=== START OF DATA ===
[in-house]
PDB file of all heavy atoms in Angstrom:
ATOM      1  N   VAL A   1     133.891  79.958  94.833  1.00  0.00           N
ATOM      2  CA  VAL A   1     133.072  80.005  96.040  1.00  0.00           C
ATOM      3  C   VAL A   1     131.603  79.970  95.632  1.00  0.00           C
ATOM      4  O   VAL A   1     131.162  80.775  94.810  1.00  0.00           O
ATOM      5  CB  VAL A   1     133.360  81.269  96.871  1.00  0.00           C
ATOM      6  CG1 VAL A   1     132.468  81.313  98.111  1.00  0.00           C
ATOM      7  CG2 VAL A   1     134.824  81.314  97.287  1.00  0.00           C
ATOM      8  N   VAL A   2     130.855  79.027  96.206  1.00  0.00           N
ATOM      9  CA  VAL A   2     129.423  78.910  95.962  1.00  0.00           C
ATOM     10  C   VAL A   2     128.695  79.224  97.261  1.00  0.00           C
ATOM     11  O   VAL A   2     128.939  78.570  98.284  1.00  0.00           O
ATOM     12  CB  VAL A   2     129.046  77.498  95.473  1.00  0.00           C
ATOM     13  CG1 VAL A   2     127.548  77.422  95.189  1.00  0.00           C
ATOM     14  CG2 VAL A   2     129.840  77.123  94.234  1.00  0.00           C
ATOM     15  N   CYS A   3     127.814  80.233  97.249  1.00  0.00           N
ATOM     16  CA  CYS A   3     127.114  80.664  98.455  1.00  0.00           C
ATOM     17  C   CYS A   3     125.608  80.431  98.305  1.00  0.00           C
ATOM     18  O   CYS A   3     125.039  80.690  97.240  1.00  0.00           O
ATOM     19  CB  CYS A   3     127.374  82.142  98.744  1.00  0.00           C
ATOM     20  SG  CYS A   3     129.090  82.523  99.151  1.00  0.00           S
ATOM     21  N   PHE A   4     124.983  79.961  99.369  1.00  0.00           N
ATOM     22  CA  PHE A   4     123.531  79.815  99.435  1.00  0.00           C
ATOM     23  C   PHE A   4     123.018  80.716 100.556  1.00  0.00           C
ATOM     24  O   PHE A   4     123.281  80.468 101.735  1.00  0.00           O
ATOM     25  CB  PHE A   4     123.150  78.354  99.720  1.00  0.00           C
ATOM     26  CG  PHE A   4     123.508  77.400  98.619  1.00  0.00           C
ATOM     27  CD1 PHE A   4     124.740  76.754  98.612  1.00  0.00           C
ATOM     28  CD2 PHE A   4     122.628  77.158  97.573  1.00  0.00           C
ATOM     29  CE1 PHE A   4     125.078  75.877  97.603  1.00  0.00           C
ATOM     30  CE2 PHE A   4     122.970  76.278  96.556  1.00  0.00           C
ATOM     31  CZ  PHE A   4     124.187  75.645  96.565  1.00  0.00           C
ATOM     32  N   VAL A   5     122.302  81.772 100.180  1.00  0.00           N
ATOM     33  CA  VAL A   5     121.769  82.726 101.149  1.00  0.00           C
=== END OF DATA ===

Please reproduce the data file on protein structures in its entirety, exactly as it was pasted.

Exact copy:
[in-house]
PDB file of all heavy atoms in Angstrom:
ATOM      1  N   VAL A   1     133.891  79.958  94.833  1.00  0.00           N
ATOM      2  CA  VAL A   1     133.072  80.005  96.040  1.00  0.00           C
ATOM      3  C   VAL A   1     131.603  79.970  95.632  1.00  0.00           C
ATOM      4  O   VAL A   1     131.162  80.775  94.810  1.00  0.00           O
ATOM      5  CB  VAL A   1     133.360  81.269  96.871  1.00  0.00           C
ATOM      6  CG1 VAL A   1     132.468  81.313  98.111  1.00  0.00           C
ATOM      7  CG2 VAL A   1     134.824  81.314  97.287  1.00  0.00           C
ATOM      8  N   VAL A   2     130.855  79.027  96.206  1.00  0.00           N
ATOM      9  CA  VAL A   2     129.423  78.910  95.962  1.00  0.00           C
ATOM     10  C   VAL A   2     128.695  79.224  97.261  1.00  0.00           C
ATOM     11  O   VAL A   2     128.939  78.570  98.284  1.00  0.00           O
ATOM     12  CB  VAL A   2     129.046  77.498  95.473  1.00  0.00           C
ATOM     13  CG1 VAL A   2     127.548  77.422  95.189  1.00  0.00           C
ATOM     14  CG2 VAL A   2     129.840  77.123  94.234  1.00  0.00           C
ATOM     15  N   CYS A   3     127.814  80.233  97.249  1.00  0.00           N
ATOM     16  CA  CYS A   3     127.114  80.664  98.455  1.00  0.00           C
ATOM     17  C   CYS A   3     125.608  80.431  98.305  1.00  0.00           C
ATOM     18  O   CYS A   3     125.039  80.690  97.240  1.00  0.00           O
ATOM     19  CB  CYS A   3     127.374  82.142  98.744  1.00  0.00           C
ATOM     20  SG  CYS A   3     129.090  82.523  99.151  1.00  0.00           S
ATOM     21  N   PHE A   4     124.983  79.961  99.369  1.00  0.00           N
ATOM     22  CA  PHE A   4     123.531  79.815  99.435  1.00  0.00           C
ATOM     23  C   PHE A   4     123.018  80.716 100.556  1.00  0.00           C
ATOM     24  O   PHE A   4     123.281  80.468 101.735  1.00  0.00           O
ATOM     25  CB  PHE A   4     123.150  78.354  99.720  1.00  0.00           C
ATOM     26  CG  PHE A   4     123.508  77.400  98.619  1.00  0.00           C
ATOM     27  CD1 PHE A   4     124.740  76.754  98.612  1.00  0.00           C
ATOM     28  CD2 PHE A   4     122.628  77.158  97.573  1.00  0.00           C
ATOM     29  CE1 PHE A   4     125.078  75.877  97.603  1.00  0.00           C
ATOM     30  CE2 PHE A   4     122.970  76.278  96.556  1.00  0.00           C
ATOM     31  CZ  PHE A   4     124.187  75.645  96.565  1.00  0.00           C
ATOM     32  N   VAL A   5     122.302  81.772 100.180  1.00  0.00           N
ATOM     33  CA  VAL A   5     121.769  82.726 101.149  1.00  0.00           C